Sebastopol has become the first local city to sign on to a campaign that would commit residents and businesses to reducing the community’s waste stream to zero by the year 2030 — part of a countywide bid to curb greenhouse gas emissions and protect the environment while preserving the region’s limited landfill capacity.
The ordinance approved by the City Council calls for individuals to cut their own garbage production by at least 10 percent a year. It also sets the stage for future policy decisions governing single-use products, composting and recycling, officials said.
“Zero waste is our future, along with electric cars and electric bicycles,” veteran City Councilwoman Sarah Glade Gurney said Wednesday.
The city’s resolution was part of a package of measures approved unanimously Tuesday night as a lead-off to a countywide zero-waste campaign championed by the Sonoma County Waste Management Agency.
The City Council also expressed support for an ordinance that would ban polystyrene food service containers and require food vendors to use biodegradable or recyclable food wares — another campaign being promoted by the county waste agency.
Going forward, the plan is to distribute both ordinances to the other eight cities and the county for approval in each jurisdiction, likely early next year, to create a uniform move toward zero waste, according to Thora Collard, an analyst with the Sonoma County Waste Management Agency.
Supervisor Susan Gorin, who represents the county on the waste agency, said there will need to be “extensive outreach to our community about how to make it as easy as possible for people to move toward this goal.”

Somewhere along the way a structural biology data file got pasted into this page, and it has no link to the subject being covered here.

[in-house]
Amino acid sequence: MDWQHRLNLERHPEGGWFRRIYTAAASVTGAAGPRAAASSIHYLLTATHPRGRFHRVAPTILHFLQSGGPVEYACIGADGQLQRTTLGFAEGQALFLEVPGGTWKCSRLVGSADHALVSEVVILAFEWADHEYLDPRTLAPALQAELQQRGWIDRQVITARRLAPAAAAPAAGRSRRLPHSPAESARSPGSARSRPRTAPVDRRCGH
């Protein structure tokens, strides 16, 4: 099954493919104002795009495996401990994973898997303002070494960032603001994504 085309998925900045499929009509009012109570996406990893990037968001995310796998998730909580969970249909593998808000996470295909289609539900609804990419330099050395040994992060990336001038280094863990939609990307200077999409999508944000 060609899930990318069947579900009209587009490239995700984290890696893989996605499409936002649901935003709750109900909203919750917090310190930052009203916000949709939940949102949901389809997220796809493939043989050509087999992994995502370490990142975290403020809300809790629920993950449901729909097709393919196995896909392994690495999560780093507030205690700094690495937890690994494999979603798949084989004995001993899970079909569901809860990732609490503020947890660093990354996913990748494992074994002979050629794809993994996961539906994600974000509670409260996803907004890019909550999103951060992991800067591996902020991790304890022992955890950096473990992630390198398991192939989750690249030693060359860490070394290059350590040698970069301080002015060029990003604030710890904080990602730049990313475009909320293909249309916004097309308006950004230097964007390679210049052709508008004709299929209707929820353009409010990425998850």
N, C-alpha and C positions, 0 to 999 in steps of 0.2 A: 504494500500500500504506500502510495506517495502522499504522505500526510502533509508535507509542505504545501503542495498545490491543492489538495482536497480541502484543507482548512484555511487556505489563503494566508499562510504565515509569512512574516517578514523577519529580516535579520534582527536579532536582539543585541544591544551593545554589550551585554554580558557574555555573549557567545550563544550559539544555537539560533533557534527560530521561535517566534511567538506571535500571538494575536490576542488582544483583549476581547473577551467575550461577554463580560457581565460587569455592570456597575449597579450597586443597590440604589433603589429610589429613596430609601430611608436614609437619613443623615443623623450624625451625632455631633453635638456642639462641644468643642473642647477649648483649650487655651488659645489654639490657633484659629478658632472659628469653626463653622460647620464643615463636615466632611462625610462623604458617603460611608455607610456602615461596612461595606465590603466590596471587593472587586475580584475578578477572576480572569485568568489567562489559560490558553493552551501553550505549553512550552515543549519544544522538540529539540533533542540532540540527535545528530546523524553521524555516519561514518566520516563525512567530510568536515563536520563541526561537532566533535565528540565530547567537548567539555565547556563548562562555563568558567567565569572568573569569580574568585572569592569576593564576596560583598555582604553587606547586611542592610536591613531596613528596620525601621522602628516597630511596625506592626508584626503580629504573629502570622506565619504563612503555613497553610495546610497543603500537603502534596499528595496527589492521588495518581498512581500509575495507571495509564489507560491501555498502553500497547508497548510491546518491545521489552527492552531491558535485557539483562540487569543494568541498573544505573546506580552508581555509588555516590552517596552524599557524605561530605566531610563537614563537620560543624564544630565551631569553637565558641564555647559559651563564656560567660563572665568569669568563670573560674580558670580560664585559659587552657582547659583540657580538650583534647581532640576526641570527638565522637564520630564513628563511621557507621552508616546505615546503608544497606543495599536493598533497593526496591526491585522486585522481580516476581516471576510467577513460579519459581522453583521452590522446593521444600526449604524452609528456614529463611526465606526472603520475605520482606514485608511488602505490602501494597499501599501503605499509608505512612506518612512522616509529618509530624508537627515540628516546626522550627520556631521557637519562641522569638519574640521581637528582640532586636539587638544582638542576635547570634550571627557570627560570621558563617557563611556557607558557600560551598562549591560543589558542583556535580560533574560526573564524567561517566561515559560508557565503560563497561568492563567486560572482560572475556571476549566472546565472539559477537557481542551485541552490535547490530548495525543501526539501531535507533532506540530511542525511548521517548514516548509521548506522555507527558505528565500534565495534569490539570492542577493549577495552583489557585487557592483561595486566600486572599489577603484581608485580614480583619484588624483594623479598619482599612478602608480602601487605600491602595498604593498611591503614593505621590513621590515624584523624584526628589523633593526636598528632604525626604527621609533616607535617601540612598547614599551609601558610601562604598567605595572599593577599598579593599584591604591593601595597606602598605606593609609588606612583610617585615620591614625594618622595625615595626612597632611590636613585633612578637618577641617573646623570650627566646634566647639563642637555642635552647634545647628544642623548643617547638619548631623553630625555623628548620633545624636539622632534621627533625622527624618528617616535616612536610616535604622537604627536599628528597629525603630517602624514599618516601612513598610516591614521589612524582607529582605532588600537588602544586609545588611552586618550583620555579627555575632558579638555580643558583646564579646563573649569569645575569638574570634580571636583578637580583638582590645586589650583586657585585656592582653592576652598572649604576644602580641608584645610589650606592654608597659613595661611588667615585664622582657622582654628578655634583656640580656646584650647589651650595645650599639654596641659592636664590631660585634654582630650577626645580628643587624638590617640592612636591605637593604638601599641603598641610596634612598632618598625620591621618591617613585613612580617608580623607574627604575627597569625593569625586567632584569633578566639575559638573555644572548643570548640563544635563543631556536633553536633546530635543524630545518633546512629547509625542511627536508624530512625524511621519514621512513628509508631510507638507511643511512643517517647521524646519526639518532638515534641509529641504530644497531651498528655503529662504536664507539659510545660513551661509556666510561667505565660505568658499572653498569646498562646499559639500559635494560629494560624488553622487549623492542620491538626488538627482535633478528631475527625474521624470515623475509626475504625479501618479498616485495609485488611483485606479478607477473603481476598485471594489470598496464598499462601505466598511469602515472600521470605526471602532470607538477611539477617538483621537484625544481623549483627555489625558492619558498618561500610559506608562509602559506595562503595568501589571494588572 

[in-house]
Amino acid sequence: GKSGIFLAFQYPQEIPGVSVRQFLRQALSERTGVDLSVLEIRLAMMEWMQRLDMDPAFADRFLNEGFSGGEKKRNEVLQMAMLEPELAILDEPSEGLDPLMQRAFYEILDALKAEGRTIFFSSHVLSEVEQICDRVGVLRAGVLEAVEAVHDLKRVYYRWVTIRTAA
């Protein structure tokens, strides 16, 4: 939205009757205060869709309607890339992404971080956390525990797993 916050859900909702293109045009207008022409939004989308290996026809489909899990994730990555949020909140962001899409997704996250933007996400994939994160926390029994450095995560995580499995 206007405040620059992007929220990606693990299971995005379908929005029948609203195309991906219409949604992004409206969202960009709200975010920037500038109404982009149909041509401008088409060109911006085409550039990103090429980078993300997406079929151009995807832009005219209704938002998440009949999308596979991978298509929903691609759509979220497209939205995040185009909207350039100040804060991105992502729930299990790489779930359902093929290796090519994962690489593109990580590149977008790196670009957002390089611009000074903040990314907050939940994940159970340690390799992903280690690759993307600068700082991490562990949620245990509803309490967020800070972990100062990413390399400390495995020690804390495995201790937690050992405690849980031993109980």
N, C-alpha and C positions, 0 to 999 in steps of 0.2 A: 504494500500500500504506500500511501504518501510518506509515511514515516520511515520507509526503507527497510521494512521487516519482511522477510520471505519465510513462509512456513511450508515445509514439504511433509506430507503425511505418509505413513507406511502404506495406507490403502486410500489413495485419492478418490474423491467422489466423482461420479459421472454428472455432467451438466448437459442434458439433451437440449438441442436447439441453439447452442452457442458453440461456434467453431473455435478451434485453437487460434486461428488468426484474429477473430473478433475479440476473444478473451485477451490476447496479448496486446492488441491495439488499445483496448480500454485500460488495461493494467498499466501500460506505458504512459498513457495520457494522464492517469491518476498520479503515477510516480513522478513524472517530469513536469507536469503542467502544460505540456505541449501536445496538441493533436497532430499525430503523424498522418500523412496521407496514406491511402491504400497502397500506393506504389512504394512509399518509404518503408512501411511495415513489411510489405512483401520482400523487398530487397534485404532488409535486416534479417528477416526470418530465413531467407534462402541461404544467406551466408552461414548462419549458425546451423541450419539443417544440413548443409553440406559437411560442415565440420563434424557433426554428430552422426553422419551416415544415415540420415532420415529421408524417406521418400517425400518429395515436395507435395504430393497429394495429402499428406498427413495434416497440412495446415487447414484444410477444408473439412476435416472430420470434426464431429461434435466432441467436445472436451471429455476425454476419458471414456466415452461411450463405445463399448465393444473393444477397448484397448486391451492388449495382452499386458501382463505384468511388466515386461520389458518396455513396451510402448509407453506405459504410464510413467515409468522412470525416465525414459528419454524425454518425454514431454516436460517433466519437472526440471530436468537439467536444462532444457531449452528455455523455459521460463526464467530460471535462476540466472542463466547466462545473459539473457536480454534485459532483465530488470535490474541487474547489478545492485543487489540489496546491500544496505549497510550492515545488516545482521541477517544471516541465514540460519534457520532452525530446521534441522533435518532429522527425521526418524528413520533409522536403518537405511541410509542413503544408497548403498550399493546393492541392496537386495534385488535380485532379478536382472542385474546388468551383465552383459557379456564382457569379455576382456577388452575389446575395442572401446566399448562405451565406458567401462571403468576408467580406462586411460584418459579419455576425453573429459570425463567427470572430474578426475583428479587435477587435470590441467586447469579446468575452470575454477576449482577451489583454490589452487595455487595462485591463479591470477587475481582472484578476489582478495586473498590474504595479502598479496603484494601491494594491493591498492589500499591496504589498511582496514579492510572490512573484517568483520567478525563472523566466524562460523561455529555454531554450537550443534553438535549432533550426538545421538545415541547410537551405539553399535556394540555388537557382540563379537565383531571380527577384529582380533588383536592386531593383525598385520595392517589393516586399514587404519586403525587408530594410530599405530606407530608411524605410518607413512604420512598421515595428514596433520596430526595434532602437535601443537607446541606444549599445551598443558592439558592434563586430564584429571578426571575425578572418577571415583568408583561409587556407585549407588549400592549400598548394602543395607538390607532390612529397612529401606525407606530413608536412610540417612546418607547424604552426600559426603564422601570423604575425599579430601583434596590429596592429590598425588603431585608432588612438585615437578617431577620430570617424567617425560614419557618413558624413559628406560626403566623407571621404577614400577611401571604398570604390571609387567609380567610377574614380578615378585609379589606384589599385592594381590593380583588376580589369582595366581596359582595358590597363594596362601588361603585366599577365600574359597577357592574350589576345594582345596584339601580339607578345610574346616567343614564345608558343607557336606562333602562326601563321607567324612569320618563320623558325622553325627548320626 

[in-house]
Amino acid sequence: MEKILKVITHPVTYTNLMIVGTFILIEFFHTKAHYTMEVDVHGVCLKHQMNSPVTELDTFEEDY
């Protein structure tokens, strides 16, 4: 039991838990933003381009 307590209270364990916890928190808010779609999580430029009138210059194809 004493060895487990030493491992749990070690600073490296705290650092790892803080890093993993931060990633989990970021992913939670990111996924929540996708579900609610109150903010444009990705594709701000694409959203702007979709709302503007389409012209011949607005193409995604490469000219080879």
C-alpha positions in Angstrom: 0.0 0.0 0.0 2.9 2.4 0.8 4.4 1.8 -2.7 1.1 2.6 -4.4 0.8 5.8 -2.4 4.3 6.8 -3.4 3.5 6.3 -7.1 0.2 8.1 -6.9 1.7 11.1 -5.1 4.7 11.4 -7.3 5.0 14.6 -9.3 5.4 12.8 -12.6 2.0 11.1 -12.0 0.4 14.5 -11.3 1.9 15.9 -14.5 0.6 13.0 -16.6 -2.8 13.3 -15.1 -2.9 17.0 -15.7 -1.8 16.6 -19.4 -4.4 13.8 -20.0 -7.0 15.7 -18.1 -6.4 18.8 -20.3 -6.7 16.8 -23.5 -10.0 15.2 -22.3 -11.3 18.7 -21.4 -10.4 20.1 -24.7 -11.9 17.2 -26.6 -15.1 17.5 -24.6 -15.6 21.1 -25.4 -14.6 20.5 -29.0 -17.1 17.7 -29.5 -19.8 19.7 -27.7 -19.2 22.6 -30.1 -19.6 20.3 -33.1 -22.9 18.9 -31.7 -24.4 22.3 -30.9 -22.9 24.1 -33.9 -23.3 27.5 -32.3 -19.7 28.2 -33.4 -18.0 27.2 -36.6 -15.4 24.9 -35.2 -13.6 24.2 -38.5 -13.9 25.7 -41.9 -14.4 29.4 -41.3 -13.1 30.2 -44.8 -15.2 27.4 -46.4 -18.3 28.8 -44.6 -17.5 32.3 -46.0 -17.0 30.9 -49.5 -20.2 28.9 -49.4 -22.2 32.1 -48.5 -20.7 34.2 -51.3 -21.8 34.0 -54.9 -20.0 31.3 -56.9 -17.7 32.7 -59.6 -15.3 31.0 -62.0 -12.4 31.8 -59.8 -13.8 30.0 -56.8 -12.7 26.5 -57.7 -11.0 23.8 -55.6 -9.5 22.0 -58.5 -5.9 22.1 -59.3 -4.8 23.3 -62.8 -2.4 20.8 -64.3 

She pointed to the county’s adoption four years ago of a ban on single-use plastic shopping bags — a new concept about which many people had pressing questions.
Now, “it’s become pretty standard for just about everyone to reach for their reusable bags before they go shopping for anything,” Gorin said.
The Sebastopol council was eager to take action after community members packed a study session on the topic last month.
Sebastopol activist and organizer Sunny Galbraith said the session demonstrated broad public support for measures that are “both obtainable and ambitious.”
“Everyone can improve,” said Galbraith, a school teacher who represents the city on a waste management agency task force. “It’s accessible. We can’t all buy an electric car or put solar on our home.”
The meeting, said Mayor Patrick Slayter, was “one of those lightbulb moments, where, ‘Well, why aren’t we doing these things?’ At least it was for me.”
The actions taken Tuesday night were largely aspirational and intended to broadcast the city’s intention to support zero-waste measures as it engages with consumers, business interests and the food industry.
“We’ve got to change the culture,” Councilwoman Una Glass said.
Communities throughout California have been mandated since 1989 to reduce the amount of garbage they send to the landfill. Local governments are to have diverted 75 percent of their waste by 2020.
But the waste stream typically rises and falls with the strength of the economy and overall consumption, said Henry Mikus, Sebastopol’s engineering manager and board chairman of the county’s Waste Management Agency.
Since 2012, waste disposal per person in Sonoma County has increased by 35 percent, according to agency figures. It’s now 4.6 pounds per person per day.